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Rip and read: 6 OCR tools put to the test

Journalists have been handed wonky PDF files or had to scan mountains of paper documents for years, but until relatively recently there hasn’t been an easy way to translate those docs into digital text. Several tools for converting PDF files into text using optical character recognition or OCR for short have popped up recently, but which one works best?

To see which OCR tools did the job and which ones fell flat, a one-page online document was printed and scanned on an HP DeskJet F4280 printer at 200 DPI. The results are below and you can view the original document here.



Downloadable software available for PC

Accuracy: The software gets the majority of the text right, but portions of the document are translated into indecipherable characters, especially the italic text.

View results of OCR with SimpleOCR



Private document storehouse and analysis tool for newsrooms and journalists

Accuracy: Pretty close with a few errors here and there.

View results of OCR with DocumentCloud


SayWhat Translator

OCR app available from iTunes for $9.99

Accuracy: Total fail. Couldn’t recognize a single word. The results aren’t much better with larger or less text.



Google Docs

Free document creation, sharing, and storage system with OCR feature

Accuracy: Close to perfect with a few odd characters throughout the text.

View results of OCR with Google Docs


OCR Online

Online OCR and conversion tool; several format and language options; free with restrictions

Accuracy: Near perfect with a few missing punctuation marks. Great results for a free tool.

View results of OCR with OCR Online


Adobe Acrobat X Pro

PDF management software with OCR capabilities; $499

Accuracy: Results are near perfect and comparable to OCR Online. Which means unless you already have the program or are willing to pay 500 bucks, OCR Online is a more attractive choice.

View results of OCR with Acrobat X Pro

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5 Creative uses of DocumentCloud

Since DocumentCloud burst on to the scene in 2009, newsrooms have used the tool to publish, analyze, and annotate documents all of sorts including police reports, government documents, and court records. DocumentCloud can, however, be used for more than just your run-of-the-mill documents and in a variety of creative ways, as evidenced by the examples below.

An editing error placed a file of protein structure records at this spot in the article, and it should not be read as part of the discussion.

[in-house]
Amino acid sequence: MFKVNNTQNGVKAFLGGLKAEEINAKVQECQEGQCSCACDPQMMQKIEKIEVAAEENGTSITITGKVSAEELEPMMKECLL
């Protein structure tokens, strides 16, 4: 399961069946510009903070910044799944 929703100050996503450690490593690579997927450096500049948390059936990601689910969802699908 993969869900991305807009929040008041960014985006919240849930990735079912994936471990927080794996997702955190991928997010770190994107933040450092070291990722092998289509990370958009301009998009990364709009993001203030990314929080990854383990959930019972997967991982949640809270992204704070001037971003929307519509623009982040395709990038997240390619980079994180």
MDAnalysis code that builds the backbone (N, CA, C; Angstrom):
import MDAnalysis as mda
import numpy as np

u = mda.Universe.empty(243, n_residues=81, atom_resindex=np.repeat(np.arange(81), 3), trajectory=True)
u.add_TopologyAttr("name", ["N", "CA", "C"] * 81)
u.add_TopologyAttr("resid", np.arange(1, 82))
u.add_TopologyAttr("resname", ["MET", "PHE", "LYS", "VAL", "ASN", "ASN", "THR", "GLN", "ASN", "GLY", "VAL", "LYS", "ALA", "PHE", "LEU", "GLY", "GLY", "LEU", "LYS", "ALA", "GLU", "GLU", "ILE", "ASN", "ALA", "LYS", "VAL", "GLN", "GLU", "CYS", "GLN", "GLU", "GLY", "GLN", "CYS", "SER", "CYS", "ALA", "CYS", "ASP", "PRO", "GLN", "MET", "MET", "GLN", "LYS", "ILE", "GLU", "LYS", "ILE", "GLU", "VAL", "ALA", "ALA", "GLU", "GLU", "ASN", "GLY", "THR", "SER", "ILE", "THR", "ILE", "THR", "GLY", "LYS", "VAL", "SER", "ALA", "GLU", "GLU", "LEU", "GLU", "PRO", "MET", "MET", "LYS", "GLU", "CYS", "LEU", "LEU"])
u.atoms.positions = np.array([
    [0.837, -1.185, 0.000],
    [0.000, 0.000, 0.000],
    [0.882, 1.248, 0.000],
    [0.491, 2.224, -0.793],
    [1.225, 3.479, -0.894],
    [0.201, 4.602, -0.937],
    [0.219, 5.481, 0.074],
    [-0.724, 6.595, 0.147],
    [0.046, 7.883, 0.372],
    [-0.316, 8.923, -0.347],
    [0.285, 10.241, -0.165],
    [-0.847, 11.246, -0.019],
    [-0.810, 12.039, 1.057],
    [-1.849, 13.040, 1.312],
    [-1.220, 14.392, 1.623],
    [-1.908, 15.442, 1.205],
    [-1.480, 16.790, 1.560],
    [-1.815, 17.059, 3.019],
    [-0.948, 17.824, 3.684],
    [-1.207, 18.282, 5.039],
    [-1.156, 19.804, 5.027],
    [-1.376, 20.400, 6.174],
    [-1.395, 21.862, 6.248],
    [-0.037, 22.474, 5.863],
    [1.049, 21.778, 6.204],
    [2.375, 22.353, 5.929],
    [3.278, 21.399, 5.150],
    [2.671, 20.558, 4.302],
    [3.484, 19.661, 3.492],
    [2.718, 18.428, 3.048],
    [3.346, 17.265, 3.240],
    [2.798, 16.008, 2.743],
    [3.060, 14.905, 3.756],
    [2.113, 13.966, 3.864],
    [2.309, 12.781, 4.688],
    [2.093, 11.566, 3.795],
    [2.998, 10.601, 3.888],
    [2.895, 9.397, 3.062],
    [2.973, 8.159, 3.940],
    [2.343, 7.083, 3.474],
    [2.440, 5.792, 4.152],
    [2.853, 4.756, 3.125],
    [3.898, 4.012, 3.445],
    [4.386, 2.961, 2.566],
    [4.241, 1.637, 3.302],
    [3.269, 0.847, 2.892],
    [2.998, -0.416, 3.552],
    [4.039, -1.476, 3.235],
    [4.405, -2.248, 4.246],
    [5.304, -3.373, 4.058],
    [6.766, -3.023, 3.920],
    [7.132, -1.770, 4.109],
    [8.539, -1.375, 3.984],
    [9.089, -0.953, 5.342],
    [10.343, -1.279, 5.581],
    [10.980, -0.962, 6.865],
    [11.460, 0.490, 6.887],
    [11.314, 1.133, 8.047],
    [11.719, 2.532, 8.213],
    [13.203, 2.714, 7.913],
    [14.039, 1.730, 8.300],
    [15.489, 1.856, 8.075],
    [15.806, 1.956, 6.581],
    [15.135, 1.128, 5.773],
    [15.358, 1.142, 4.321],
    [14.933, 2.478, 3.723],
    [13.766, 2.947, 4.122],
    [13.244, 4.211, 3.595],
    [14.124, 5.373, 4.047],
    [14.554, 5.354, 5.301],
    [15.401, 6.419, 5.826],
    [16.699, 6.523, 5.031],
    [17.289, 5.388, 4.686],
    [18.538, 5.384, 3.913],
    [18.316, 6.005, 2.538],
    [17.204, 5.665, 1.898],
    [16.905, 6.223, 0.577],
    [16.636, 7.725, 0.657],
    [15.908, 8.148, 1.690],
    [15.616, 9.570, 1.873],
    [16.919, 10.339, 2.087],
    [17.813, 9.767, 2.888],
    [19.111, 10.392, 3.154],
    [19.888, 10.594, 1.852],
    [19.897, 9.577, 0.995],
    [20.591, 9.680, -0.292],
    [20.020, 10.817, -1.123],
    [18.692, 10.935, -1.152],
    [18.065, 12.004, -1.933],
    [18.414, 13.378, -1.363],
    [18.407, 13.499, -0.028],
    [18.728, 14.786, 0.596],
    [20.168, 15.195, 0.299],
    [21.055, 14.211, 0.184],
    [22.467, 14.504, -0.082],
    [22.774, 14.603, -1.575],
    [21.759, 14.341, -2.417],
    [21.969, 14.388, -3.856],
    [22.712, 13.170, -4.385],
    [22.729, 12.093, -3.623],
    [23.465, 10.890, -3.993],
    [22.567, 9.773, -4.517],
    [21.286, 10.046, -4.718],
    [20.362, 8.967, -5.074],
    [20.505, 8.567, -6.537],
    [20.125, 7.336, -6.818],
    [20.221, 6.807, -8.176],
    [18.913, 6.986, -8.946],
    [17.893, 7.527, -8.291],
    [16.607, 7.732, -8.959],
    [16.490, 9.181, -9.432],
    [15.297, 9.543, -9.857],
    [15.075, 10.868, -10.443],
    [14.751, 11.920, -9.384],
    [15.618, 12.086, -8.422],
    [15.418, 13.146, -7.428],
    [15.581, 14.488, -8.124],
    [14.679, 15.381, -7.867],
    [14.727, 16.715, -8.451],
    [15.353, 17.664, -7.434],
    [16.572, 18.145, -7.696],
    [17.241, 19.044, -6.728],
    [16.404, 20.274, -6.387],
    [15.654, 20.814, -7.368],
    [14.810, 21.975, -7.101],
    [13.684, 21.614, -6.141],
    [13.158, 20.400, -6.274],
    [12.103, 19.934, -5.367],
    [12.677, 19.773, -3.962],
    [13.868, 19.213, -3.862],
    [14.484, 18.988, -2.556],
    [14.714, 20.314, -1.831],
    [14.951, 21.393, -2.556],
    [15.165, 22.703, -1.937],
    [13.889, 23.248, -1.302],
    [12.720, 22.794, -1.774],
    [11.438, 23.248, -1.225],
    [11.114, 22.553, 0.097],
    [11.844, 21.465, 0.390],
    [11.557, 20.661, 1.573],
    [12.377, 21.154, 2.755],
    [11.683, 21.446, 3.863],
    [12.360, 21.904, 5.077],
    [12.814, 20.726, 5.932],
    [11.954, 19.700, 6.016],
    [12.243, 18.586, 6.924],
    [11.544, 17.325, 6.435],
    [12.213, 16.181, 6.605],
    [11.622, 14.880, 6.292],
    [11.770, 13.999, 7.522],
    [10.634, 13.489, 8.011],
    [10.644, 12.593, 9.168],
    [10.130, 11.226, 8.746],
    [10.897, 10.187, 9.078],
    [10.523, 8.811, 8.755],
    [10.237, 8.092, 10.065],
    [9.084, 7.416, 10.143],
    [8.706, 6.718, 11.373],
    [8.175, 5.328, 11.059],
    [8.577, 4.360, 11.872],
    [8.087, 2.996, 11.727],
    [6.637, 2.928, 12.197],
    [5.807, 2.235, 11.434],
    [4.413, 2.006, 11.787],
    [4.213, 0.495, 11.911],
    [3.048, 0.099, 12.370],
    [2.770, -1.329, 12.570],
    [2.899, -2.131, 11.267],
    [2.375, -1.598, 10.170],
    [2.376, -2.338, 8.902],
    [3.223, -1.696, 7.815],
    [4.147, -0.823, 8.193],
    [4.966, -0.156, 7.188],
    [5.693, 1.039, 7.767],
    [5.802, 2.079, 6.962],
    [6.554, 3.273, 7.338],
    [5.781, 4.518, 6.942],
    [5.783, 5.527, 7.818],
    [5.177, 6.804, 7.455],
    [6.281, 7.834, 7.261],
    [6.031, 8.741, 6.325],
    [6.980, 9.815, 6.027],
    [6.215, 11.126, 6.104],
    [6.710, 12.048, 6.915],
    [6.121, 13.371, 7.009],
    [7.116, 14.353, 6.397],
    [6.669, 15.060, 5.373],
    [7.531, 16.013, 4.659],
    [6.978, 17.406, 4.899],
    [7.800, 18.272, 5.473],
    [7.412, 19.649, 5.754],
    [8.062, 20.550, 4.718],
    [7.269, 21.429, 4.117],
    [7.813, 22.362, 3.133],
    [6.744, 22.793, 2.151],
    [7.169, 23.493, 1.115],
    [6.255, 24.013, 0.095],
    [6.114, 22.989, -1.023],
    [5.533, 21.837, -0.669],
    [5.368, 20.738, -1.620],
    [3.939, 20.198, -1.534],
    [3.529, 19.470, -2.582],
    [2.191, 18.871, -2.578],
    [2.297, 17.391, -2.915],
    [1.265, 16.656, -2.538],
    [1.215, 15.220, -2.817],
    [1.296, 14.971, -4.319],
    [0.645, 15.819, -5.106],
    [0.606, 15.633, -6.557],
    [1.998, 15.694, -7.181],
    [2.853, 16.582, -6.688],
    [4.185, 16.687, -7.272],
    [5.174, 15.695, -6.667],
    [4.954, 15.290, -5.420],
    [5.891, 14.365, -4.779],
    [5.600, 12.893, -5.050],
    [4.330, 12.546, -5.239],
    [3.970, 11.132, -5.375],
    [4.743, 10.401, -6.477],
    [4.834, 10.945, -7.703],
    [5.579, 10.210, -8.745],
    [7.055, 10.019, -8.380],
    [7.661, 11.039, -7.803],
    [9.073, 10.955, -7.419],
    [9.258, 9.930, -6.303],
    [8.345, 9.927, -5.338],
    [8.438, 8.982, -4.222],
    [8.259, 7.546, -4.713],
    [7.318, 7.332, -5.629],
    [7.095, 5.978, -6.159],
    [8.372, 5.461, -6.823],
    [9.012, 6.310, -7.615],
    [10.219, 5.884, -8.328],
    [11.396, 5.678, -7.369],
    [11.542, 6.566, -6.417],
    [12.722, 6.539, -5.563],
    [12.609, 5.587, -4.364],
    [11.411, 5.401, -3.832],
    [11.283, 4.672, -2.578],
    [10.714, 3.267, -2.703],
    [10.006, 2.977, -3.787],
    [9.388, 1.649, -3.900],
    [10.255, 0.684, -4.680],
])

WNYC: NYC Ballot Design

How do you show the public that a ballot for an upcoming election is flawed and hard to use? WNYC found its answer in DocumentCloud and used the site’s annotation tool to highlight flaws in the design of a NYC ballot and how they could be corrected.


ProPublica: The Magnetar Trade

After a hedge named Magnetar declined to comment on detailed questions posed to it by ProPublica, the site decided to turn the tables and publish the actual letter sent to them by the company. In the investigative story, ProPublica linked directly to the paragraphs in the letter where Magnetar refused to comment. Here’s an example.


Washington Post: U.S. Constitution in the news

For a project for The Post created by yours truly, we used one of the oldest documents in American history — the U.S. Constitution — and denoted with sections are currently under political debate or referenced in recent news.


The Las Vegan Sun: Do No Harm

Posting a bunch of online documents can be useful, but daunting for the reader. For a five-part story on preventable injuries in local hospitals, the Sun uploaded the documents to DocumentCloud and linked to them in each article. The docs are also cleverly organized on a standard webpage with easy to identify thumbnails and in a unique interactive visualization.

PBS NewsHour: Mark Twain

NewsHour used DocumentCloud to publish a century-old manuscript of an unpublished Mark Twain essay that had been sitting in archives. Those who find Twain’s handwriting to be hard to read can switch between the original document and an easier to read text view.

Many thanks to the DocumentCloud team for their assistance in crafting this post.

Should PDFs be a necessary part of a news site?

The advantage of reading news on the net is that anyone can read exactly what they want without leafing through huge newspaper pages or sitting through long broadcasts. A PDF version of a newspaper is a great way to bridge the gap between the print and online product and gives readers the news they want in a compact format.

A PDF or Portable Document Format is a file format developed by Adobe that packs text, graphics and fonts into a single file. A PDF document is somewhat similar to HTML and may contain hyperlinks and multimedia elements and can be downloaded and printed or saved for later reading.

Metro Newspapers offers PDFs of its Silicon Valley, Santa Cruz, and North Bay California papers. The UK-based Telegraph has archived PDF versions of its afternoon paper Telegraph pm as does the Santa Monica Daily Press. Find more magazine PDFs here.

So how do you do it? A talented copy editor can layout selected stories and images and, depending on the program being used, export the file to Adobe PDF. The file can be uploaded to your site and made available as a link.

If you don’t have a copy editor to spare, xFruits offers a unique tool that converts your RSS feeds into a handy, though not as visually appealing, interactive document in a few minutes. Imagine offering users a sports section dedicated exclusively to their favorite team, based on an existing RSS feed. In order to work properly, the RSS feed must include content, not just a link to the article. Check out the xFruits-created 10,000 words PDF here.